In addition, the Redskins also have a lot of players on low-cost rookie deals and low-cost veteran free agent deals. The number of players in the middle — guys with significant cap hits that could be moved off the roster — is limited to just a few names.

What I’m trying so hard to say here is that, even if one thinks that the team should cut some players this season to maximize 2021 cap space, there are damned few opportunities to do so.

However, if the Redskins decided that the priority was to lighten the salary cap load, there are a few targets. The most commonly discussed is Ryan Kerrigan. In an article published yesterday, I said this about Kerrigan’s situation:

He is a hard worker, a good leader, a charismatic guy, and a good player. In short, he’s everything the organization could have asked for when they drafted him.

But there may not be a good “fit” between Kerrigan and the Redskins in 2021. Kerrigan doesn’t look ready to retire, but the reality might be that he needs to accept lower pay and fewer snaps to remain in Washington given that the Redskins drafted first-round talents Montez Sweat and Chase Young in the past two drafts.

Many fans have visualized Kerrigan as a career-long Redskin, but he may very well seek out a team more in need of his talents, and more willing to pay for them, in 2021.

I’m a huge fan of Ryan Kerrigan, and if he can retire a Redskin, I’d love to see that happen. It’ll be interesting to see how the “family” versus “business” tug-o-war plays out over the coming year with regard to Kerrigan.

Kerrigan is in the final year of his contract, and is scheduled to count $11.69m towards the salary cap. The thought here is that if Kerrigan is likely to leave in free agency next year anyway, then the Redskins should maximize the potential return in trade, as well as taking advantage of the cap space an immediate move would free up.

Adding back his cap hit on top of the Alex Smith savings by trading or cutting Kerrigan this off-season would push the Redskins up to the 3rd most available cap space in the league in 2021, with salary cap charges of just over $111m for 39 players.

Obviously it would be ideal to trade Kerrigan for an additional 2021 draft pick, but even the $11.7m cap savings achieved by releasing him would be welcome.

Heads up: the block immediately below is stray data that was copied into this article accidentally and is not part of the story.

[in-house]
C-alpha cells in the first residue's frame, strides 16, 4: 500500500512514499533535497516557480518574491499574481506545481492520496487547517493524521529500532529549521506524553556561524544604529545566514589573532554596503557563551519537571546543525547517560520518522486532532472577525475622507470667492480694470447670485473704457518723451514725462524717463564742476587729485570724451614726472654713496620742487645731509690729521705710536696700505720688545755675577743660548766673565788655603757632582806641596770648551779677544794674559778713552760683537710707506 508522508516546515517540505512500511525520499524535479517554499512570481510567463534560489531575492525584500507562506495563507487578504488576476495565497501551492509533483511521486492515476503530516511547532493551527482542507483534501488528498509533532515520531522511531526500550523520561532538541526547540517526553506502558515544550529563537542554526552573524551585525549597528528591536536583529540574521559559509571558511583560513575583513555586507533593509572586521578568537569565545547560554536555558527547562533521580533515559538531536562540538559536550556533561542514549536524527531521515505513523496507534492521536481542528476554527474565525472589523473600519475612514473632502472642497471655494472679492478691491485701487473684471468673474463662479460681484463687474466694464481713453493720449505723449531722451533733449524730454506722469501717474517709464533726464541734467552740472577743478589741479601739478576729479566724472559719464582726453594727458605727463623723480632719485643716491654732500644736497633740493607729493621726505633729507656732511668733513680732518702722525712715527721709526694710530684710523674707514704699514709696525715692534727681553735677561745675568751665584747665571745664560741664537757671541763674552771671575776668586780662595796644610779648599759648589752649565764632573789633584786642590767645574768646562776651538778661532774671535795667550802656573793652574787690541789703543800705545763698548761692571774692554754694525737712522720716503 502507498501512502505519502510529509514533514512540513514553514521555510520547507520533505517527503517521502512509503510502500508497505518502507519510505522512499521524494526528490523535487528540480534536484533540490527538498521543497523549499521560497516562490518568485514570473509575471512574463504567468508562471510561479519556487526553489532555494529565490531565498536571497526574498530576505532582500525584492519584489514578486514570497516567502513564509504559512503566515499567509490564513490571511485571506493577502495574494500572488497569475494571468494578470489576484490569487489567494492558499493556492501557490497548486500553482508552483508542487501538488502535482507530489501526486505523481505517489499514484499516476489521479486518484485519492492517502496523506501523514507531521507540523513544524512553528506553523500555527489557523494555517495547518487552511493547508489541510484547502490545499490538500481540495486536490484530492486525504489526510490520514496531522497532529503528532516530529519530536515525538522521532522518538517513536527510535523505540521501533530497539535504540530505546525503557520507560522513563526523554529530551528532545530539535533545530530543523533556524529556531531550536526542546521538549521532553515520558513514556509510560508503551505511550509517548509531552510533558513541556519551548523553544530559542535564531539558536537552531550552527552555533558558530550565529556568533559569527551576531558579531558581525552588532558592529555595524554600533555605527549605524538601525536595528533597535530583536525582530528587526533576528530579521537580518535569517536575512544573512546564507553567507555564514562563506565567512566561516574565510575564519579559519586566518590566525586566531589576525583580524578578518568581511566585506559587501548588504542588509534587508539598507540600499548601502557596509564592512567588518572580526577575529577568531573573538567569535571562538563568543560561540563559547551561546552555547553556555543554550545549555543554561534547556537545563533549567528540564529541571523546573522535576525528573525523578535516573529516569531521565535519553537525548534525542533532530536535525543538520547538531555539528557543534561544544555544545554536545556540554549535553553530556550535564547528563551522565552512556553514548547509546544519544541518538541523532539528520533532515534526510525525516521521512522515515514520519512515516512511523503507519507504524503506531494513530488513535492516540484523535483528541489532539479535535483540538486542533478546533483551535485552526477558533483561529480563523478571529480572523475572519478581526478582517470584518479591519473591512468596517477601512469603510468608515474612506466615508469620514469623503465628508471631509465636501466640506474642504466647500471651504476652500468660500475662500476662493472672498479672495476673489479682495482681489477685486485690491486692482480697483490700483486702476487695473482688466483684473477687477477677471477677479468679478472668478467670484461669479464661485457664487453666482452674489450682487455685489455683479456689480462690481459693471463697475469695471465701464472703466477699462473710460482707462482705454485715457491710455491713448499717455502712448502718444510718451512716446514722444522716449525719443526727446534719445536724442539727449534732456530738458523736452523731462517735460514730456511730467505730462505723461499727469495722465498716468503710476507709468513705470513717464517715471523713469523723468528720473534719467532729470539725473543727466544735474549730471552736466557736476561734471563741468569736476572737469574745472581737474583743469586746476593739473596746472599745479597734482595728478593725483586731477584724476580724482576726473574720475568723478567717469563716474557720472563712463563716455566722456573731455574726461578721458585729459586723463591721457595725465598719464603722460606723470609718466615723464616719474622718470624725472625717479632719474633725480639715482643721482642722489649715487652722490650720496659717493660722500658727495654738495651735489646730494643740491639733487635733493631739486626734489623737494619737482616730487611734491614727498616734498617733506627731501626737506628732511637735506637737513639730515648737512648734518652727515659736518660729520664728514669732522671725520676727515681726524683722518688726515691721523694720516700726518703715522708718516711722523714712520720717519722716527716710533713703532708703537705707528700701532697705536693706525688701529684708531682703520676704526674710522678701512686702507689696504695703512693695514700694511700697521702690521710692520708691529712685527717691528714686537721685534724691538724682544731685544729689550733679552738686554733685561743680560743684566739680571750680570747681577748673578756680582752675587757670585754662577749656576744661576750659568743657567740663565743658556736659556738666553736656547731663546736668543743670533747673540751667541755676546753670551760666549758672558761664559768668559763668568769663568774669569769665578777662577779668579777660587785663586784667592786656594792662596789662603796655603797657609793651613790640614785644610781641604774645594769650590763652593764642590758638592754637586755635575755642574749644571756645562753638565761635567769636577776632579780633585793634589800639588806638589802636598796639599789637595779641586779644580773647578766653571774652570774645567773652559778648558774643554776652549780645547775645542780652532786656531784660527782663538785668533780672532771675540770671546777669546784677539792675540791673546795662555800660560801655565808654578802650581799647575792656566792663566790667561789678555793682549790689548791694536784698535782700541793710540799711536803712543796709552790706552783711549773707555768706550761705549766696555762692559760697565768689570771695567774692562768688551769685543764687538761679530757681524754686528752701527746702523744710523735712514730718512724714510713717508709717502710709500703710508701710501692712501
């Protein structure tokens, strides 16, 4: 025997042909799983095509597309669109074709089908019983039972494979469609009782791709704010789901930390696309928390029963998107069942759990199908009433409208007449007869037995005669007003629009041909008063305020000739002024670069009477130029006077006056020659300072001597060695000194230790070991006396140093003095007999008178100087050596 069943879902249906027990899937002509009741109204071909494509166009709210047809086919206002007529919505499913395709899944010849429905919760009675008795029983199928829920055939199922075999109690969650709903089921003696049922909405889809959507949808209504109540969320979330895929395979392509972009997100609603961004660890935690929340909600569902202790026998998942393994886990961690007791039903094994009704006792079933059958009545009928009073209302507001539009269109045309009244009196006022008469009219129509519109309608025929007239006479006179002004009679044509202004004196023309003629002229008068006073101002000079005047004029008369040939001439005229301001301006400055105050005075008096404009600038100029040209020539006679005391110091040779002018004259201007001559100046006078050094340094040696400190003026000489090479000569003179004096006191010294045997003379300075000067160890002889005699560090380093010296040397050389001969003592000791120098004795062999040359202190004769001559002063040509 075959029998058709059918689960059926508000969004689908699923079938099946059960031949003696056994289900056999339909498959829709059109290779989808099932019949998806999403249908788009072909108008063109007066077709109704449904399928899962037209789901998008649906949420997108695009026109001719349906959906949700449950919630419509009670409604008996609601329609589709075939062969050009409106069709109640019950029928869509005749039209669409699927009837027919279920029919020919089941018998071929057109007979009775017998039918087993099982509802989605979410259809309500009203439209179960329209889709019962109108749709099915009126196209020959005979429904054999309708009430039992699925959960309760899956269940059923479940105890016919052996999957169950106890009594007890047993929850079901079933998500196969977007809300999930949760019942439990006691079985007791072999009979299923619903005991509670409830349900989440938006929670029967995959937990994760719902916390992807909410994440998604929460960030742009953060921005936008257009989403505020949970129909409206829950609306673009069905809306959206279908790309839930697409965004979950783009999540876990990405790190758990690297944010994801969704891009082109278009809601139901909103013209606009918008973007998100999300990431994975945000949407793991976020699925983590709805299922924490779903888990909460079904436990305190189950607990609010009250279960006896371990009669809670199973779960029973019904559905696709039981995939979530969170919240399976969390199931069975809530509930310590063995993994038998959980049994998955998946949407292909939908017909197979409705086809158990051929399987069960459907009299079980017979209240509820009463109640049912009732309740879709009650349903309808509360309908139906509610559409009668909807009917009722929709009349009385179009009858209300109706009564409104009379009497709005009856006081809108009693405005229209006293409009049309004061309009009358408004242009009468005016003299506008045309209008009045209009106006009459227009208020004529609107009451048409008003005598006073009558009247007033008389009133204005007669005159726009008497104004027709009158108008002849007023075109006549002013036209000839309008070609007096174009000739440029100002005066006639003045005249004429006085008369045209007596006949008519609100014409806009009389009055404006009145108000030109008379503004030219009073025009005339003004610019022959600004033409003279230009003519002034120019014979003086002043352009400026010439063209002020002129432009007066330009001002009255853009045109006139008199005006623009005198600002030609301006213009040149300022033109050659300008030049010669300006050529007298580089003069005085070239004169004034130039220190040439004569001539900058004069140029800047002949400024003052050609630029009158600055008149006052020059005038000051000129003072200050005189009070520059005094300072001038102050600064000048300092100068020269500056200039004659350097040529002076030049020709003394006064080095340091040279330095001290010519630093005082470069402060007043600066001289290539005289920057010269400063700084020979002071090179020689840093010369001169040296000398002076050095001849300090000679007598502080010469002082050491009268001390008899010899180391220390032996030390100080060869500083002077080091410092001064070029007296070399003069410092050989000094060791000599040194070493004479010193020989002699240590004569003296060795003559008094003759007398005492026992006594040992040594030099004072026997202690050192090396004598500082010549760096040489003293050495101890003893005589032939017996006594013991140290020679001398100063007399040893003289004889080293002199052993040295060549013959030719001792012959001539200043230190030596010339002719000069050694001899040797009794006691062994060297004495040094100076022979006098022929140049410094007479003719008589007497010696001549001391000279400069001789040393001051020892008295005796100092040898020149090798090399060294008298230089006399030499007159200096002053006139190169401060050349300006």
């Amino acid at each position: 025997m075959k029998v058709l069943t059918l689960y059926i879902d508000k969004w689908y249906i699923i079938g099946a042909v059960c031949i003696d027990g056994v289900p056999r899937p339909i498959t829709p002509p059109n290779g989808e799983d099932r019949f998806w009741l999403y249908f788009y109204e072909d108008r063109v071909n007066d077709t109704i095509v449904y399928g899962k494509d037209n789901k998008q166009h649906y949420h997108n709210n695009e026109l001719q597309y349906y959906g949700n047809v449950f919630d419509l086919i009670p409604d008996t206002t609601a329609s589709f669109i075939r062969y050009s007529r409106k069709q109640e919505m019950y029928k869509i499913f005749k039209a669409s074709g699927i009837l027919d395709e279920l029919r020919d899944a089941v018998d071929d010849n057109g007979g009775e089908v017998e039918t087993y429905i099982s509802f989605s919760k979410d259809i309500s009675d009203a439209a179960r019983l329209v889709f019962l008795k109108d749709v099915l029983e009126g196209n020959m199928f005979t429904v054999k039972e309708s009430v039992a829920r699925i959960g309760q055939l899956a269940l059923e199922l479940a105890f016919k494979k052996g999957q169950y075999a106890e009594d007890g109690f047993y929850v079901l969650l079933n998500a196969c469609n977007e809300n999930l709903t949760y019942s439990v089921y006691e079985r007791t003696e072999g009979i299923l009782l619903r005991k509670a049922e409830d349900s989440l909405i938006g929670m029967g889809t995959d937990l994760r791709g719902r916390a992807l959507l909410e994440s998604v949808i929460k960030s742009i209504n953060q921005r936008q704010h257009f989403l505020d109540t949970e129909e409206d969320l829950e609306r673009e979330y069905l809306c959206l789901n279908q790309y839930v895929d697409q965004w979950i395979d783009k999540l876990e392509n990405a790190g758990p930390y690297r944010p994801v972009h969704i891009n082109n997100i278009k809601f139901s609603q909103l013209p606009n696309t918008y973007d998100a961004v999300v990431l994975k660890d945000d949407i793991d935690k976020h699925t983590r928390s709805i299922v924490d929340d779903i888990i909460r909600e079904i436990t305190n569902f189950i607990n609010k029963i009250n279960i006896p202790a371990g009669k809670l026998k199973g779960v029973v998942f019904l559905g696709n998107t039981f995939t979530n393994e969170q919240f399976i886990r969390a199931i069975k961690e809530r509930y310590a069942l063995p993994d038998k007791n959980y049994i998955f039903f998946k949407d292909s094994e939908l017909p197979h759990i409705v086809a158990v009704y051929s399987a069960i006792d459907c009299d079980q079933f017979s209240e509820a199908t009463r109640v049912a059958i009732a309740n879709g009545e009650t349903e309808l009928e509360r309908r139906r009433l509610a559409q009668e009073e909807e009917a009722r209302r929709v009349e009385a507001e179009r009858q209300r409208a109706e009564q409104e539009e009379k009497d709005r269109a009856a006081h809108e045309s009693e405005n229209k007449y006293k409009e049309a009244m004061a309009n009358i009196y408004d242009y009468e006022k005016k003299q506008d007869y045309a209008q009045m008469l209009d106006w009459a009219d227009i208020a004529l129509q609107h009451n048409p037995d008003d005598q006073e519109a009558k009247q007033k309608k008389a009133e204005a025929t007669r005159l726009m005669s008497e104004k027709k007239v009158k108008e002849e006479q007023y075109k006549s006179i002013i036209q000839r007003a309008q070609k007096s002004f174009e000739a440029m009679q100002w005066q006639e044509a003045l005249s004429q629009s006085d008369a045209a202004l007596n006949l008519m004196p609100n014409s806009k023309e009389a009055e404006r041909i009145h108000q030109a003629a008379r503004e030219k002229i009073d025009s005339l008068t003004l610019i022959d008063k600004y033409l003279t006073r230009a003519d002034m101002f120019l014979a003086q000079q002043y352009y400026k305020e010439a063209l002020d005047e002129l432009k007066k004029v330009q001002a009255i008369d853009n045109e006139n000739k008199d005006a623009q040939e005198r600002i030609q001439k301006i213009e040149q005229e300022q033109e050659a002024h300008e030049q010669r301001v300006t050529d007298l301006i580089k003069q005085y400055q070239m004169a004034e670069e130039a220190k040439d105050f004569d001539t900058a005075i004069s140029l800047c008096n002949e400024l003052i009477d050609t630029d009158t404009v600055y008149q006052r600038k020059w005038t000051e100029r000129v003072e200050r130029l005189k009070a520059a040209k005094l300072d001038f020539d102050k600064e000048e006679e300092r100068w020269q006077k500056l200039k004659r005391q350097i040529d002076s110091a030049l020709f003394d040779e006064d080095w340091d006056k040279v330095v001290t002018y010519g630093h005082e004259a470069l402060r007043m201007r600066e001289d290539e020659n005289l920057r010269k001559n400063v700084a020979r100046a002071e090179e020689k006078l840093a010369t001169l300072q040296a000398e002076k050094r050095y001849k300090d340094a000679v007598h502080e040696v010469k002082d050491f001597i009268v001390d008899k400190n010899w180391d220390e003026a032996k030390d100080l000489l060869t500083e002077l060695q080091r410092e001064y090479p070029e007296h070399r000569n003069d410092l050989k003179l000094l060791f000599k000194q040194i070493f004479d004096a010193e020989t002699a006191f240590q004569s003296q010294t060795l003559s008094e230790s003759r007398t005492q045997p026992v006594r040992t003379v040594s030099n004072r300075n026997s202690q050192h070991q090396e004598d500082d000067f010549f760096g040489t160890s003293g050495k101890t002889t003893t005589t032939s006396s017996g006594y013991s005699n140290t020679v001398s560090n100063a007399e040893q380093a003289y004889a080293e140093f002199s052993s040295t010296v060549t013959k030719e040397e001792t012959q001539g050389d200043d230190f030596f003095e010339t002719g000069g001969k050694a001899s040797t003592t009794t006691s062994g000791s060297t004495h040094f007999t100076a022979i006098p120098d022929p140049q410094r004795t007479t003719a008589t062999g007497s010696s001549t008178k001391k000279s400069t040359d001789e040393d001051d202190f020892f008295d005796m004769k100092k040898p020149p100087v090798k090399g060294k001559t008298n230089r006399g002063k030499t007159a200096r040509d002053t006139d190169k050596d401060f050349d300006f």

A lot of fans would be resistant to the idea of parting ways with Kerrigan — I know I am, But he is 31 years old and in the final year of his contract. With the drafting of Montez Sweat and Chase Young, Kerrigan appears to be destined to play fewer snaps in a rotational role for the Redskins, though he has the talent to start for many NFL teams.

Of course, no one is going to trade for Kerrigan if they believe the season is not going to be played, so, while he could be released any time prior to the home opener against the Eagles, a trade would be most beneficial to the Redskins if it happened sooner rather than later — before the fate of the 2020 season is known for sure.

But, what if the team traded Kerrigan and the NFL ended up playing a regular 16-game schedule with no negative impact on league revenues, so no reduction in salary cap in 2021? Wouldn’t that be a disaster?

This could be a move that would be consistent with the direction that Ron Rivera seems to have set for the team.

The Redskins are a young team with a low-cost roster. They have focused on 1-year and short-term contracts in free agency, mostly with high-floor veterans that offer some upside. There are muted expectations from fans for 2020, with many people saying that a 6 or 7 win season would be perfectly acceptable.

The moves of the front office and coaching staff to date look like they are focused on competing for a division title in 2021, using the 2020 season to evaluate the roster and instill a specific culture.

Kerrigan could be part of all that if he remains with the Redskins; he is known as a high-character professional who does things the right way — a great example to younger players. But is that worth the $11.7m cap hit? Would it be wiser to save that money until next season, when the ‘Skins could put it towards a younger player, and perhaps even pick up an extra draft pick along the way?

Kerrigan is a great Redskin — a guy the organization drafted and a guy that the fans love. But business is business. It might be time to part ways with one of the few players on the roster over the age of 30, and the player who provides the single greatest amount of 2020 cap space if he is traded or cut.

But Kerrigan isn’t the only guy who the Redskins could consider trading away.

Morgan Moses